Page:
16. That is all I have to say about the differences in nature and shape between the inhabitants of Asia and Europe. There is more to be said about the faint-heartedness and cowardice of Asians. Asians are less warlike than the peoples of our part of the world. The reason is, of course, the climate. There are no great shifts in the weather, which is neither hot nor cold, but temperate. Therefore, they experience no mental anxiety and no physical shocks. Such shocks enflame the temper and increase recklessness and passion more so than constant sameness. As a result, it seems to me that Asian races are feeble. Their laws only add to this condition. Asians live mostly under kings. Where men neither rule themselves nor are autonomous, but are subjects to a despot, there is no self-interest in appearing warlike. On the contrary, it benefits them more to seem the opposite since their dangers are not the same as those who self-govern. It is more likely that subjects under a despot will be forced to suffer and die or to be separated from their families and friends for the sake of the despot. All their famous deeds and courage serve to increase the means and glory of the despot, while all they themselves get are danger and death. Furthermore, the land upon which such men live is necessarily made desert by their enemies and their own laziness. The result is that anyone born with a courageous and bold nature is changed by the laws of the land. I have proof of this: All the Greeks and barbarians in Asia who are not ruled by a despot, but by themselves, endure hardships for their own sake and are the most warlike men of all. They endure dangers for their own sake and they alone take home the prizes for courage or infamy for acts of cowardice. You will find that Asians differ from each other as well. Some are superior, some inferior. Changes in the climate are the reason for this, as previously stated.

    17. This is how conditions hold for Asians. In Europe, there is a Scythian tribe called the Sauromatai who dwell near Lake Maeotis. They are different from all other peoples. Their women, so long as they are unmarried girls, ride horses, practice archery, hurl javelins from horseback and fight tribal enemies. They do not set aside their maidenhood until they have killed three enemies, and even then they do not enter into a marriage until they have made the traditional sacrifices. Once a woman has taken a husband to herself, she stops riding horseback unless there is a tribe-wide military campaign. These women do not have a right breast. While they are still infants, their mothers apply a special-made hot bronze device to their right breast and burn it so that growth stops. The result is that all growth and strength shifts to the right shoulder and arm.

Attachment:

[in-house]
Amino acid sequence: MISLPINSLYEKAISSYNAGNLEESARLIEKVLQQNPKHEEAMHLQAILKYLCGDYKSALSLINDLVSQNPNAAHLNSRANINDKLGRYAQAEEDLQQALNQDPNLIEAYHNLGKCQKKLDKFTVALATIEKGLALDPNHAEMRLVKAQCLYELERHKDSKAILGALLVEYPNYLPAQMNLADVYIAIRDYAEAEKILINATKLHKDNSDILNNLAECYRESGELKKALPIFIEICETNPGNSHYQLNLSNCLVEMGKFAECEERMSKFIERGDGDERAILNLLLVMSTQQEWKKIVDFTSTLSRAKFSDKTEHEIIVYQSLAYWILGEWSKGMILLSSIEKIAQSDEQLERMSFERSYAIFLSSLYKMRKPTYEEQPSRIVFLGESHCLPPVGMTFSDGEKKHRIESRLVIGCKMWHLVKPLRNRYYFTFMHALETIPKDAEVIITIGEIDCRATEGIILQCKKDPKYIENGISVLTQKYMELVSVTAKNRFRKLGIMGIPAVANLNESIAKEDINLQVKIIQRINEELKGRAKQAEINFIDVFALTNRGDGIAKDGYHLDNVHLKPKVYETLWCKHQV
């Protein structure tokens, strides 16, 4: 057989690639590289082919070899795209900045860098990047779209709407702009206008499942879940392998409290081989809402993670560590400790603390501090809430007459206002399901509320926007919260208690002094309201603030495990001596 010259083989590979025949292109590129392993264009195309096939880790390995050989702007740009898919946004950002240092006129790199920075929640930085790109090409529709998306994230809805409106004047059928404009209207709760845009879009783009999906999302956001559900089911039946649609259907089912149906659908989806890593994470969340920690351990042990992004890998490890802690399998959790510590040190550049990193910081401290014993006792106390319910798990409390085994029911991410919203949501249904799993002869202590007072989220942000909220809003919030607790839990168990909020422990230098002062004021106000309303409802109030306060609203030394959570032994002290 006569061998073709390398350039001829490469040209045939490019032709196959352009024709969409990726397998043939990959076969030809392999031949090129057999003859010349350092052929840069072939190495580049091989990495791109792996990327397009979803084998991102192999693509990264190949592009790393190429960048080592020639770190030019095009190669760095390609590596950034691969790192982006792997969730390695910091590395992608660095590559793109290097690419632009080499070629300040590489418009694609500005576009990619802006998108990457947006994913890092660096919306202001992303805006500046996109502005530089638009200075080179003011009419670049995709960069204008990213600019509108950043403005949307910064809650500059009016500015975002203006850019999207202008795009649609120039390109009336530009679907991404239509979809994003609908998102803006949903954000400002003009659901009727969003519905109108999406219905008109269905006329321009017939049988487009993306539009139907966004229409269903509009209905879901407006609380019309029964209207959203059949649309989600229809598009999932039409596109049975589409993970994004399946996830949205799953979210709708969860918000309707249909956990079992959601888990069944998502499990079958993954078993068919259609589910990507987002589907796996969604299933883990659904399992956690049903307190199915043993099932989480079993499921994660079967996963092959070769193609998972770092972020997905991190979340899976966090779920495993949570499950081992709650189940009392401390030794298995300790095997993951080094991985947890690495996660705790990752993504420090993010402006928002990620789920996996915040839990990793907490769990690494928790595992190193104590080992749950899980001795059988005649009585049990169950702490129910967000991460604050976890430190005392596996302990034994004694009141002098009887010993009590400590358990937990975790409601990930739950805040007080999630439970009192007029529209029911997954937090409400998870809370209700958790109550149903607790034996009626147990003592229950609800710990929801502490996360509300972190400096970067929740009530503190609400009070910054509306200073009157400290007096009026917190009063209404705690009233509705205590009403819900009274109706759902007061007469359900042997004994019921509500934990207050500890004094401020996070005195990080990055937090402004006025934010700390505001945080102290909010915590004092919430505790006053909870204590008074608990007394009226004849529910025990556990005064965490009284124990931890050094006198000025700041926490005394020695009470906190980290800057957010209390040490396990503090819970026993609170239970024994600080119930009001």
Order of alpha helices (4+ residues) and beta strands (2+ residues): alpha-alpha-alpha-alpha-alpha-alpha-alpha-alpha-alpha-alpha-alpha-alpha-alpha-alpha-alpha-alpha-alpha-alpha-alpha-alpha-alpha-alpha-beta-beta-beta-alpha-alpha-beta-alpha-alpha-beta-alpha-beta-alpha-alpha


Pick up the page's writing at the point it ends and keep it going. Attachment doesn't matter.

18. Concerning the physiques of other Scythians and how they are similar to others or not, the same principle applies to them as to Egyptians, though Egyptians are afflicted by heat, while the Scythians are afflicted by cold. The so-called Scythian desert is, in fact, a meadow-like plain devoid of trees and moderately wet (there are great rivers that act as drains for the water from the plain). The Scythians who live here are called Nomads. They don’t dwell in houses, but in wagons. The smallest of these wagons has four wheels, the rest have six. The wagons are covered with felt and are constructed like houses with two or three rooms. These wagons are proofed against water, snow and winds, and each one is pulled by two or three hornless oxen (they are hornless because of the cold). The women live in these wagons and the men ride alongside upon horseback, followed by all the sheep, oxen, and horses. They all remain in the same place so long as there is plenty of food for the animals. Once the food runs out, they migrate to another area. They themselves eat roasted meat and drink mare’s milk. They also snack on a mare’s milk cheese called hippace.